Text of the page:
The Theory of Everything, like The Imitation Game, is a British biopic of a mathematical genius. It follows the life of Stephen Hawking from his years as a student of astrophysics at Cambridge, to his diagnosis with motor neuron disease, long past the two years of life he’s told he has remaining. The focus, though, is less on the significance of Hawking’s own discoveries (whereas The Imitation Game has a high-stakes national mission at its center). Instead, The Theory of Everything really tells a story about humanity—Hawking’s struggles, triumphs, and relationships. The relationship between Hawking and his wife Jane steers the film. Two stunning performances by Eddie Redmayne and Felicity Jones bring life to this sometimes sweet, sometimes stark love story, which in the end is less of a movie romance than a look at a relationship between two deeply connected humans. The actors’ performances are strong: Redmayne’s effort to learn Hawking’s movements and mannerisms paid off with a compliment from the real Hawking (to say nothing of audiences), and Jones, whose performance as Jane is innately less elaborate but is quietly nuanced, lends a solid strength to the film. The two have been nominated for Best Actor and Best Actress.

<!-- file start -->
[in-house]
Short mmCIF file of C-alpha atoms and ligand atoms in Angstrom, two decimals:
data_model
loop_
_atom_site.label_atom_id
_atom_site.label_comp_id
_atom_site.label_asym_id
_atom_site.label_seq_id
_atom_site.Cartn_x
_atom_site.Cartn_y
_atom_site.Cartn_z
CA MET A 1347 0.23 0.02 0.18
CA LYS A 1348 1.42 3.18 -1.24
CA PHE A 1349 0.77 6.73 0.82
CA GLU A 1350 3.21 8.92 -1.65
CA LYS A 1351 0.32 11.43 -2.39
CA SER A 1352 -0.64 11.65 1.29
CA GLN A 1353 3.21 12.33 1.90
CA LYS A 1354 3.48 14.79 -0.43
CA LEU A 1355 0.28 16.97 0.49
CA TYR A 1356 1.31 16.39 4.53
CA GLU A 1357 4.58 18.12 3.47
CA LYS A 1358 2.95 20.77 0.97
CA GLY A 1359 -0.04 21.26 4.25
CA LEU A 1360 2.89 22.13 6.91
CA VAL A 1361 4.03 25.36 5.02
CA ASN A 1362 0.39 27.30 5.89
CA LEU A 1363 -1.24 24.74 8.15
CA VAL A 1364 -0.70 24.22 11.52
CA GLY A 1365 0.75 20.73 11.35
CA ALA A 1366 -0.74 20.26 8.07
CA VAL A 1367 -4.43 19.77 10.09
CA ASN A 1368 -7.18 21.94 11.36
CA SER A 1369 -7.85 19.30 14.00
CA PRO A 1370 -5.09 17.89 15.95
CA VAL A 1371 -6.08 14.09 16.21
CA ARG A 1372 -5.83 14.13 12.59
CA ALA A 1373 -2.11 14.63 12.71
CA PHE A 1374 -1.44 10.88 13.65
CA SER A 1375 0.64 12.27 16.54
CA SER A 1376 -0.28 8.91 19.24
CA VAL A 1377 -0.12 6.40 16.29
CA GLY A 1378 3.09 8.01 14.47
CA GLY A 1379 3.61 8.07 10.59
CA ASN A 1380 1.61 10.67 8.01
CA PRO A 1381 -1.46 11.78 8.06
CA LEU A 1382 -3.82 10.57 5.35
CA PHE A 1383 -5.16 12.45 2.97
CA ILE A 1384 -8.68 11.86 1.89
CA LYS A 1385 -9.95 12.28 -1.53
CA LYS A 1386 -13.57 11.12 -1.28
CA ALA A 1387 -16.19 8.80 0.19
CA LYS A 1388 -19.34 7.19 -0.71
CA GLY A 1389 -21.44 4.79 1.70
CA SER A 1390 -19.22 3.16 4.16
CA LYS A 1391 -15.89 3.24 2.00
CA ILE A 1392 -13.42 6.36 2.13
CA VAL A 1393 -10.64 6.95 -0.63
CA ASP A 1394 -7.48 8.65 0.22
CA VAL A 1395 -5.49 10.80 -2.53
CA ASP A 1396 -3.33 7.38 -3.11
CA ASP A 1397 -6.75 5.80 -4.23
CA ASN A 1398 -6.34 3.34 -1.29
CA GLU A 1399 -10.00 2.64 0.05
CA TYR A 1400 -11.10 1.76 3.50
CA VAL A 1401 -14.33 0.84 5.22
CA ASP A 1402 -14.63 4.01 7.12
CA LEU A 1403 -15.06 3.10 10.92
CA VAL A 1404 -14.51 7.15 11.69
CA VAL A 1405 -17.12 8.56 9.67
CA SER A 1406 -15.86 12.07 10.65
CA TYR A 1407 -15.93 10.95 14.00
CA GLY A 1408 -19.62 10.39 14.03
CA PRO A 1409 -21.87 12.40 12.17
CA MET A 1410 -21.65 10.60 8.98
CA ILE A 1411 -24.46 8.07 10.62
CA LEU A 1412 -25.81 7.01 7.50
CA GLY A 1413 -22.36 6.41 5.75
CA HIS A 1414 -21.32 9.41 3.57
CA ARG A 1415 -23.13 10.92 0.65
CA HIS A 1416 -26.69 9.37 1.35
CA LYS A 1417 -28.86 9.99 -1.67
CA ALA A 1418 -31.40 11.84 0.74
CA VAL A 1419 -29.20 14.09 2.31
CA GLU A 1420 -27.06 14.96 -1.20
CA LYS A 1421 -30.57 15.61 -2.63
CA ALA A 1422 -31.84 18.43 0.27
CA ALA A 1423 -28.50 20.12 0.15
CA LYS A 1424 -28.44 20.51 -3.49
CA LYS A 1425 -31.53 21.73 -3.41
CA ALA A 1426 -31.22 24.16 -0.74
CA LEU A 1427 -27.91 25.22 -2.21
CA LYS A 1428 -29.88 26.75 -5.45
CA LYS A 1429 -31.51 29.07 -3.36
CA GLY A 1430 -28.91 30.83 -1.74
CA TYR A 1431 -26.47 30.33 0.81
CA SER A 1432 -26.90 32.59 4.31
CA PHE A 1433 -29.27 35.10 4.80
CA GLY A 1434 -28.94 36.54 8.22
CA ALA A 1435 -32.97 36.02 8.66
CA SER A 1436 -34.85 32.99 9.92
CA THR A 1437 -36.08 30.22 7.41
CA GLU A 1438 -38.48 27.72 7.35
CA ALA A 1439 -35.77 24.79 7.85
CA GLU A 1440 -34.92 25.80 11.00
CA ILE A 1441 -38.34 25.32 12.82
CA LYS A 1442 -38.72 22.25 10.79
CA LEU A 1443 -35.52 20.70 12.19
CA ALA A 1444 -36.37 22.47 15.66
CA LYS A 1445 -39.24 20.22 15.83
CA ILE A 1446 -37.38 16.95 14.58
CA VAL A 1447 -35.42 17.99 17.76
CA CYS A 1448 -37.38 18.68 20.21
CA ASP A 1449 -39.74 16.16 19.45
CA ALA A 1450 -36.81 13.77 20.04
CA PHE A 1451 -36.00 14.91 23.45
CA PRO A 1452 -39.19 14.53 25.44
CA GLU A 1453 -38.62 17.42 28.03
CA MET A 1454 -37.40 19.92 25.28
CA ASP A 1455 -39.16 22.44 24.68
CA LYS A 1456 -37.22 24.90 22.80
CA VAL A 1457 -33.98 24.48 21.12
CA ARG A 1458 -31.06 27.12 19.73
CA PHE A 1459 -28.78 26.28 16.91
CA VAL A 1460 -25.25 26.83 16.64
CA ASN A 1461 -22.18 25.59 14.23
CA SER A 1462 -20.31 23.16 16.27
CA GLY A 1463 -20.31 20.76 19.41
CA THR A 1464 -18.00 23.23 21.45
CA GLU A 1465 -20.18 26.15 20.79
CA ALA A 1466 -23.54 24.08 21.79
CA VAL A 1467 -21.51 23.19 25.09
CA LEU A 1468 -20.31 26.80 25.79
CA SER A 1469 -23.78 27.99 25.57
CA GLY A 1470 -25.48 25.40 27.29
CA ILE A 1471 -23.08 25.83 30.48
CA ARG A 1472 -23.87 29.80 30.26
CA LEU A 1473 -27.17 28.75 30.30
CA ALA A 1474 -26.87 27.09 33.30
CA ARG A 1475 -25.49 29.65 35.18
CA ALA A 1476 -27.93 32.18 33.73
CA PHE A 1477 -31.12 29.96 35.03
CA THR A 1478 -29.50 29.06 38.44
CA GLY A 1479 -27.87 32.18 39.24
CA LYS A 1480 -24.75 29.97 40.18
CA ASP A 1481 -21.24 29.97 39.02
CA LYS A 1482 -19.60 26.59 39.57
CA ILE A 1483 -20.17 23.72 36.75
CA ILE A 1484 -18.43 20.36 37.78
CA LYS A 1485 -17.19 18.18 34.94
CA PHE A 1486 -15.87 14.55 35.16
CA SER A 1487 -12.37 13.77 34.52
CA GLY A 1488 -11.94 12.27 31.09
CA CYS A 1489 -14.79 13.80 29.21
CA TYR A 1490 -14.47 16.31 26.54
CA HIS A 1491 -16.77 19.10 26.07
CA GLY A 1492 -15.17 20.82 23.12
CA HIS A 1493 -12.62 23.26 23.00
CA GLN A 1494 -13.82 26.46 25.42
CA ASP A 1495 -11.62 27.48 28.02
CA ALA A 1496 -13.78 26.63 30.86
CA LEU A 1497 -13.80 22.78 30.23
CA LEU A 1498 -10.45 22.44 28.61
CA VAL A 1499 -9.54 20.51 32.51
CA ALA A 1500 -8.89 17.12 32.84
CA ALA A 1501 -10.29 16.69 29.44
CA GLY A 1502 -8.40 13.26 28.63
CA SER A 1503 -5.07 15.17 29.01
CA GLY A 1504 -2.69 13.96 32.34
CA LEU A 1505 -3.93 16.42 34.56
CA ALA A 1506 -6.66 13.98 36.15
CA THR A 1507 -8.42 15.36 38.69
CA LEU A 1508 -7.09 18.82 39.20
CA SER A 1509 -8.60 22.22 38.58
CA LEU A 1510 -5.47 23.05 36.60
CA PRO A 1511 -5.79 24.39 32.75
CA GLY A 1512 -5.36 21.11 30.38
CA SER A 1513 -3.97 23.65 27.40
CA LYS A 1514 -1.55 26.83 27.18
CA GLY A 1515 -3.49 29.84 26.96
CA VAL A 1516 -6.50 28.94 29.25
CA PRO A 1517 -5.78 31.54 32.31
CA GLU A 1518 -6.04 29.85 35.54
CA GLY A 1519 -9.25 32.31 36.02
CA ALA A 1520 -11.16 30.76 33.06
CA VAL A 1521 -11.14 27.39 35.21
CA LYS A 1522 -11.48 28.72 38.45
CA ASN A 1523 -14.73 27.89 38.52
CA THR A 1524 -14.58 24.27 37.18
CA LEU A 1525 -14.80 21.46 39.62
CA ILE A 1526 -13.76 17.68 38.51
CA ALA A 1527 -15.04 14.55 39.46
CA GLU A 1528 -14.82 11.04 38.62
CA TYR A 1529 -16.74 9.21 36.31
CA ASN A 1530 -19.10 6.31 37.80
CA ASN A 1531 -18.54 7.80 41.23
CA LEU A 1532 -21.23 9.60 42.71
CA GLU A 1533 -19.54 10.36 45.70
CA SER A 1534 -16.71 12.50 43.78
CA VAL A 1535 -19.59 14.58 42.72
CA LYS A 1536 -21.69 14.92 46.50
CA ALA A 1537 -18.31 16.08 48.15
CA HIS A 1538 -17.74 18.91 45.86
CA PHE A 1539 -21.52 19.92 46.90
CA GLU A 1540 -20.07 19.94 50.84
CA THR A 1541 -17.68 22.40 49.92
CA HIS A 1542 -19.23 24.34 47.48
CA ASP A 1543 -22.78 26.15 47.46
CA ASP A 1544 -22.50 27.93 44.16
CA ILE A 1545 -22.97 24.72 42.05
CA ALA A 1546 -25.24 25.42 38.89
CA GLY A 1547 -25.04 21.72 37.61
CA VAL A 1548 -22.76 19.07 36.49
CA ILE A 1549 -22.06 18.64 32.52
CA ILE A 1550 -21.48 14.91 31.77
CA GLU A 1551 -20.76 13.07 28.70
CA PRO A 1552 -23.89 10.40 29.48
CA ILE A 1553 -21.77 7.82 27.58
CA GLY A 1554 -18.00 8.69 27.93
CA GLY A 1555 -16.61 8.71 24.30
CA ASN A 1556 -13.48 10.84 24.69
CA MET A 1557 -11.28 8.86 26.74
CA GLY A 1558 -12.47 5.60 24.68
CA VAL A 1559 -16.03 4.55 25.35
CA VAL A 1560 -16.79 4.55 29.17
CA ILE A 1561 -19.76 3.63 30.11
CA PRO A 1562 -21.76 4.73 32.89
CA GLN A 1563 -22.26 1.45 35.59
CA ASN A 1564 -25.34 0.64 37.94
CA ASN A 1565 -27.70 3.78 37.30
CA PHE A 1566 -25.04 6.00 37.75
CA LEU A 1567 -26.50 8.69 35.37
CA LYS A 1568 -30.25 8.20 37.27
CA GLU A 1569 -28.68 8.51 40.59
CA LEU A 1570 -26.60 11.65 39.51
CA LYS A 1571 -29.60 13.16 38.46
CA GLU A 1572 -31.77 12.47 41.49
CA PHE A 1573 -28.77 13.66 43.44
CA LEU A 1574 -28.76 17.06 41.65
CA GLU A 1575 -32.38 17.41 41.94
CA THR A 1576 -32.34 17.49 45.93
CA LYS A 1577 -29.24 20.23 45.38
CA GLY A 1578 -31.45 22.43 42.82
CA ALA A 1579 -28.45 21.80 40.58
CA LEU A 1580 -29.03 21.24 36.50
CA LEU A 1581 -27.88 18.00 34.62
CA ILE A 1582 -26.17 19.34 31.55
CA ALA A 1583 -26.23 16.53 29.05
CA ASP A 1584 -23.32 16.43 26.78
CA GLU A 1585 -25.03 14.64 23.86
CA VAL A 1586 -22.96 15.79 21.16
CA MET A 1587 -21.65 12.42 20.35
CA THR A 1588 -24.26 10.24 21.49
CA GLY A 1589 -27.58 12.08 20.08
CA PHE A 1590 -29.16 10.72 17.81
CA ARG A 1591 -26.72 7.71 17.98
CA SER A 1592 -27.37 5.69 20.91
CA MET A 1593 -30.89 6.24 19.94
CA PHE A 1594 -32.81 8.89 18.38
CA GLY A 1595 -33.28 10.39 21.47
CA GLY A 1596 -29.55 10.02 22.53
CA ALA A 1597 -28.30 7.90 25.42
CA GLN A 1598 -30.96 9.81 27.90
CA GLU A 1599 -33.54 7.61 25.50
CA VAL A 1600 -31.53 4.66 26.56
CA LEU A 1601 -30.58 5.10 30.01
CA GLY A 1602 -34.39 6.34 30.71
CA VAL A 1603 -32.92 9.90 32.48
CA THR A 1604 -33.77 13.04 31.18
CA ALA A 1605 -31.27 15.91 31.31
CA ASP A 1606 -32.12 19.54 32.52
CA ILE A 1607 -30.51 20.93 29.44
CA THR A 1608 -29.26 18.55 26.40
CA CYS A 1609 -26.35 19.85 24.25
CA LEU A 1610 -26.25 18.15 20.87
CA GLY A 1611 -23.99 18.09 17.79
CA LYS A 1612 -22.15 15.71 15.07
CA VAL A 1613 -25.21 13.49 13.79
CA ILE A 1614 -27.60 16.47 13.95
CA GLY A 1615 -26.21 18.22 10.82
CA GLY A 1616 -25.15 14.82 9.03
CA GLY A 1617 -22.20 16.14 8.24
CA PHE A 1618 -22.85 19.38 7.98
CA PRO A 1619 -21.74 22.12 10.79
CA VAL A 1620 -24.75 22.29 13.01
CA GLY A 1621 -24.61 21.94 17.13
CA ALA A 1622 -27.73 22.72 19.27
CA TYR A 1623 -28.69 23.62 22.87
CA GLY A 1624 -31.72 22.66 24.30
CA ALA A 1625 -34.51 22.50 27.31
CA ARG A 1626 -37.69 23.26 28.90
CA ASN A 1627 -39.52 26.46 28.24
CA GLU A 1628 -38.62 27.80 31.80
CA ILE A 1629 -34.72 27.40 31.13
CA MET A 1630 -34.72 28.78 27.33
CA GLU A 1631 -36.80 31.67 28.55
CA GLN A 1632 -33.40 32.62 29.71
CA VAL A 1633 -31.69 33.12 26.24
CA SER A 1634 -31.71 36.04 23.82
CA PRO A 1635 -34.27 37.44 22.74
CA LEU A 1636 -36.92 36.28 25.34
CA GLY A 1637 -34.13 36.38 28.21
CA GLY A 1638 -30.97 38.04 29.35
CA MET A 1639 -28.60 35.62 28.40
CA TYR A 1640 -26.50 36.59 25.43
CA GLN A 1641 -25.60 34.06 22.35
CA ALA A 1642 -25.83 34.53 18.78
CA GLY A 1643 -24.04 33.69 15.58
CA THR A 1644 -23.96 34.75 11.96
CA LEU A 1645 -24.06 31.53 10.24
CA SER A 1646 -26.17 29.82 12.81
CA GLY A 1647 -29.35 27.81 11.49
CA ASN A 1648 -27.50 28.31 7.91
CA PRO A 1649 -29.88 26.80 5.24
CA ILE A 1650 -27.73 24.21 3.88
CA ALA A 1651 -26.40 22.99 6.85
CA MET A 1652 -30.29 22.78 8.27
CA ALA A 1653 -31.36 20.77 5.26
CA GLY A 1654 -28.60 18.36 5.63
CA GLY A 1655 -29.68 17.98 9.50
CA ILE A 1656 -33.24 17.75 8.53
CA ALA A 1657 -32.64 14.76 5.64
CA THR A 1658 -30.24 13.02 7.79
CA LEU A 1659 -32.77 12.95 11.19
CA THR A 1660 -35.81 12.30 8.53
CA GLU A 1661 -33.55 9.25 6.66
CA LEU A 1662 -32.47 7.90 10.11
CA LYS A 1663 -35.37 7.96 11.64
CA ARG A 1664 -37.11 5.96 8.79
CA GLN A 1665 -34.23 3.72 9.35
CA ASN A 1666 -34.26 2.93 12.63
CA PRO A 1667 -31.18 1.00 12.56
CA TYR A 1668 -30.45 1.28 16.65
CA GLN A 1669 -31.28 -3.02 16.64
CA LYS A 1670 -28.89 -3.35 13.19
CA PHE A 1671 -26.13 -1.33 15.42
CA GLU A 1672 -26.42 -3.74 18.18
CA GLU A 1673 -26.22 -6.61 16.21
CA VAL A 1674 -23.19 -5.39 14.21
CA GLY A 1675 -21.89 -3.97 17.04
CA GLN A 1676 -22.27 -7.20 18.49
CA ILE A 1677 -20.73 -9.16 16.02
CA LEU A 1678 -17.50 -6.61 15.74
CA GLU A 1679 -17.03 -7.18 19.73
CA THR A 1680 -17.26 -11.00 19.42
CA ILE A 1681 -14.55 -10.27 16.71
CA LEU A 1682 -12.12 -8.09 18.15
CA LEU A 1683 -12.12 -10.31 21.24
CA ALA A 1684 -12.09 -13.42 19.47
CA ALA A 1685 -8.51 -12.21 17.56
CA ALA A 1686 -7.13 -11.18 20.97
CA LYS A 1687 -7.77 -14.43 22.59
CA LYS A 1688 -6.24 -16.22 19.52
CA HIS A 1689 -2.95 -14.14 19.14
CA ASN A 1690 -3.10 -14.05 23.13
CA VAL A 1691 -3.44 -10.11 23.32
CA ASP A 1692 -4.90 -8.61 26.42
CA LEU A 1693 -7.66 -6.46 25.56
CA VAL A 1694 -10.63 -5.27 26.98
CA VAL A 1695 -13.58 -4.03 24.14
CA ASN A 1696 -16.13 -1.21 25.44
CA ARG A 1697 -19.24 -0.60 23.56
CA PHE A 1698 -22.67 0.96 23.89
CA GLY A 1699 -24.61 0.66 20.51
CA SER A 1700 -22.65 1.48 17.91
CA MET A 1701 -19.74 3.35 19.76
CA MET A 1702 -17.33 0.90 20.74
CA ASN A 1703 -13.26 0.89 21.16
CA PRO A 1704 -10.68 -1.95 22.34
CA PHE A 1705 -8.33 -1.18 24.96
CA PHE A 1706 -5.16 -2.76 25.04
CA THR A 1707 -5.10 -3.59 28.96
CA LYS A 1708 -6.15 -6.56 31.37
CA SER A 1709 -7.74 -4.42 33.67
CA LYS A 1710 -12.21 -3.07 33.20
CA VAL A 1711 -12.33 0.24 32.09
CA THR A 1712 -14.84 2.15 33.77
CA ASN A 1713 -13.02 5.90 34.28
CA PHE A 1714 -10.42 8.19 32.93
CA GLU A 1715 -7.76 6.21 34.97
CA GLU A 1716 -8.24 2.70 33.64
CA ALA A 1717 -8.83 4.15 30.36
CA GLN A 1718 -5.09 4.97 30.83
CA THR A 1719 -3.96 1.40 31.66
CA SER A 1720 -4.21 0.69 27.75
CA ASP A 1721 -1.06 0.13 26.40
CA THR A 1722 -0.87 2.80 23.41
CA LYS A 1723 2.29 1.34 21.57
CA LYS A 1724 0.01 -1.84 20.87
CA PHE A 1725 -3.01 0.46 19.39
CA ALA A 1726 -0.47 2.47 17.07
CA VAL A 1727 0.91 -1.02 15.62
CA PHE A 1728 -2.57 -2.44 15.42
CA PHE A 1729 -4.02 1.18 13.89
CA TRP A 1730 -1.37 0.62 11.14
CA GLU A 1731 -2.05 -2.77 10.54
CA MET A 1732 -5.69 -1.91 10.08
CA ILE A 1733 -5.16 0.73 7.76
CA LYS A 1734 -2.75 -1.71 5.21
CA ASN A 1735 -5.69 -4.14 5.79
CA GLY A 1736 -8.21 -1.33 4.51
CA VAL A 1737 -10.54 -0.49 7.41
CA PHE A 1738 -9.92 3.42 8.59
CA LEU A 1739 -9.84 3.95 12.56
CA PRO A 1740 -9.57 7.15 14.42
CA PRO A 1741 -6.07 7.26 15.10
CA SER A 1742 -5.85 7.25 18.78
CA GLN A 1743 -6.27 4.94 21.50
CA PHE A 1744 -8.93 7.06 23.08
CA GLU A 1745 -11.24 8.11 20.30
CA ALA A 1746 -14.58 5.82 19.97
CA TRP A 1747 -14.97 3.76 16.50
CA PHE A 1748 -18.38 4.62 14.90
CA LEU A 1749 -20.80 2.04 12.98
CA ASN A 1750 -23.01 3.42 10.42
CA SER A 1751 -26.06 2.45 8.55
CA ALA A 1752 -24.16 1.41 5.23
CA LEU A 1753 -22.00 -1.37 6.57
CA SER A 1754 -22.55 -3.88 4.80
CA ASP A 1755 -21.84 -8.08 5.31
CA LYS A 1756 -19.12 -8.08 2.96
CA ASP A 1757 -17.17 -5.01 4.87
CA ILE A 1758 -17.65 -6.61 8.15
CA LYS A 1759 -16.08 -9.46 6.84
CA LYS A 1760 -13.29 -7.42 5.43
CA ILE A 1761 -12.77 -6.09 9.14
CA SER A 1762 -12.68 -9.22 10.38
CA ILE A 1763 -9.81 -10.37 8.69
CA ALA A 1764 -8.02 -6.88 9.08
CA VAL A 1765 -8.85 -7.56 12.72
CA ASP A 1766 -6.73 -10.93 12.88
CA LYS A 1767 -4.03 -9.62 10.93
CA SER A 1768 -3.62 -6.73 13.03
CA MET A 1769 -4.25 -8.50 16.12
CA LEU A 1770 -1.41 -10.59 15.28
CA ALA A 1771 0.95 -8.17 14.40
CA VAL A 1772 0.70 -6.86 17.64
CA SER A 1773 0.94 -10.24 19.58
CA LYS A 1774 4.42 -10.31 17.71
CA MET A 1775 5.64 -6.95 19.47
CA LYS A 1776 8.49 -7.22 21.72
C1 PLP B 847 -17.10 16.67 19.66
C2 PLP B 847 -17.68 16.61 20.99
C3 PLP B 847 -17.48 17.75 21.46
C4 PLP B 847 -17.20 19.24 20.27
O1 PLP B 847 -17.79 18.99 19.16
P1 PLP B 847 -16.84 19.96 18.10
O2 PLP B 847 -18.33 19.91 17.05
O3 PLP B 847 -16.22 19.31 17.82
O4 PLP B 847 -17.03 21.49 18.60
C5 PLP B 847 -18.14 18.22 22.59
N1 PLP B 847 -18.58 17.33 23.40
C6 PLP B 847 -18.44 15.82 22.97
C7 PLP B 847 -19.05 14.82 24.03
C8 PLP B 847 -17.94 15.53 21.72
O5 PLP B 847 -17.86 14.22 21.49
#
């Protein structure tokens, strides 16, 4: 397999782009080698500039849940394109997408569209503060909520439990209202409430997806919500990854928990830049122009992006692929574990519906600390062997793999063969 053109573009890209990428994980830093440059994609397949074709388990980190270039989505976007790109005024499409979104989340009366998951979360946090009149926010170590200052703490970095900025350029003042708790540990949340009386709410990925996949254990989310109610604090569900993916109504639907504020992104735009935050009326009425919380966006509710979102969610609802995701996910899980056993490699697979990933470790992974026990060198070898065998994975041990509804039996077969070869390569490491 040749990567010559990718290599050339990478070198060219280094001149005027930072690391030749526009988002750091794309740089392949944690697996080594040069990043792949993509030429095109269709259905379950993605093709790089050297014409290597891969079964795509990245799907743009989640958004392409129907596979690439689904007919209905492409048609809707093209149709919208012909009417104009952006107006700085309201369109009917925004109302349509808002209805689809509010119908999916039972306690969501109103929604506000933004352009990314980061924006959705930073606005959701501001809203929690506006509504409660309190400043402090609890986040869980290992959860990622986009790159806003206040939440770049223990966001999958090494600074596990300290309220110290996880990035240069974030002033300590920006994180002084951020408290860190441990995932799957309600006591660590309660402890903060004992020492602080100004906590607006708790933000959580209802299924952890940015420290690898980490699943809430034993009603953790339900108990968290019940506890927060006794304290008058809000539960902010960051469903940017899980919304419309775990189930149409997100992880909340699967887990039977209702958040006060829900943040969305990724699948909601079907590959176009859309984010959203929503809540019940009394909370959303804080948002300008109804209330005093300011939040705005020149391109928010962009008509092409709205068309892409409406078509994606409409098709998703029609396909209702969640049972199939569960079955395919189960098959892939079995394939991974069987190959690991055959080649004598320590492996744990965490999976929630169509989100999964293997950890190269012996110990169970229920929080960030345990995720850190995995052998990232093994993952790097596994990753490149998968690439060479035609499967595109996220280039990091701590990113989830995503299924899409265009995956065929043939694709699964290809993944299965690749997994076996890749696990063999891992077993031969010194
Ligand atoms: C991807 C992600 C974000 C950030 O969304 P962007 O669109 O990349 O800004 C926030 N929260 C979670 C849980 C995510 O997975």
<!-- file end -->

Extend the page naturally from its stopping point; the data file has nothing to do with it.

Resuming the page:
The acting is one major strength of the film but, holistically, its power comes from its scope and sentimentality. This sounds like a criticism in disguise; after all, many films have been criticized for just such characteristics. This evaluation, though, is given entirely in earnest: The Theory of Everything knows just how big it is playing and just how sentimental its romance can get, and its producers were self-aware enough to nail both. This is a film that tugs masterfully at the heartstrings. If The Theory of Everything wins Best Picture this year, it would maybe not be the most original film ever to have done so—there is nothing especially ingenious about it—but it would be a victory for a beautiful telling of a story at once intimate and expansive. – Abby Muller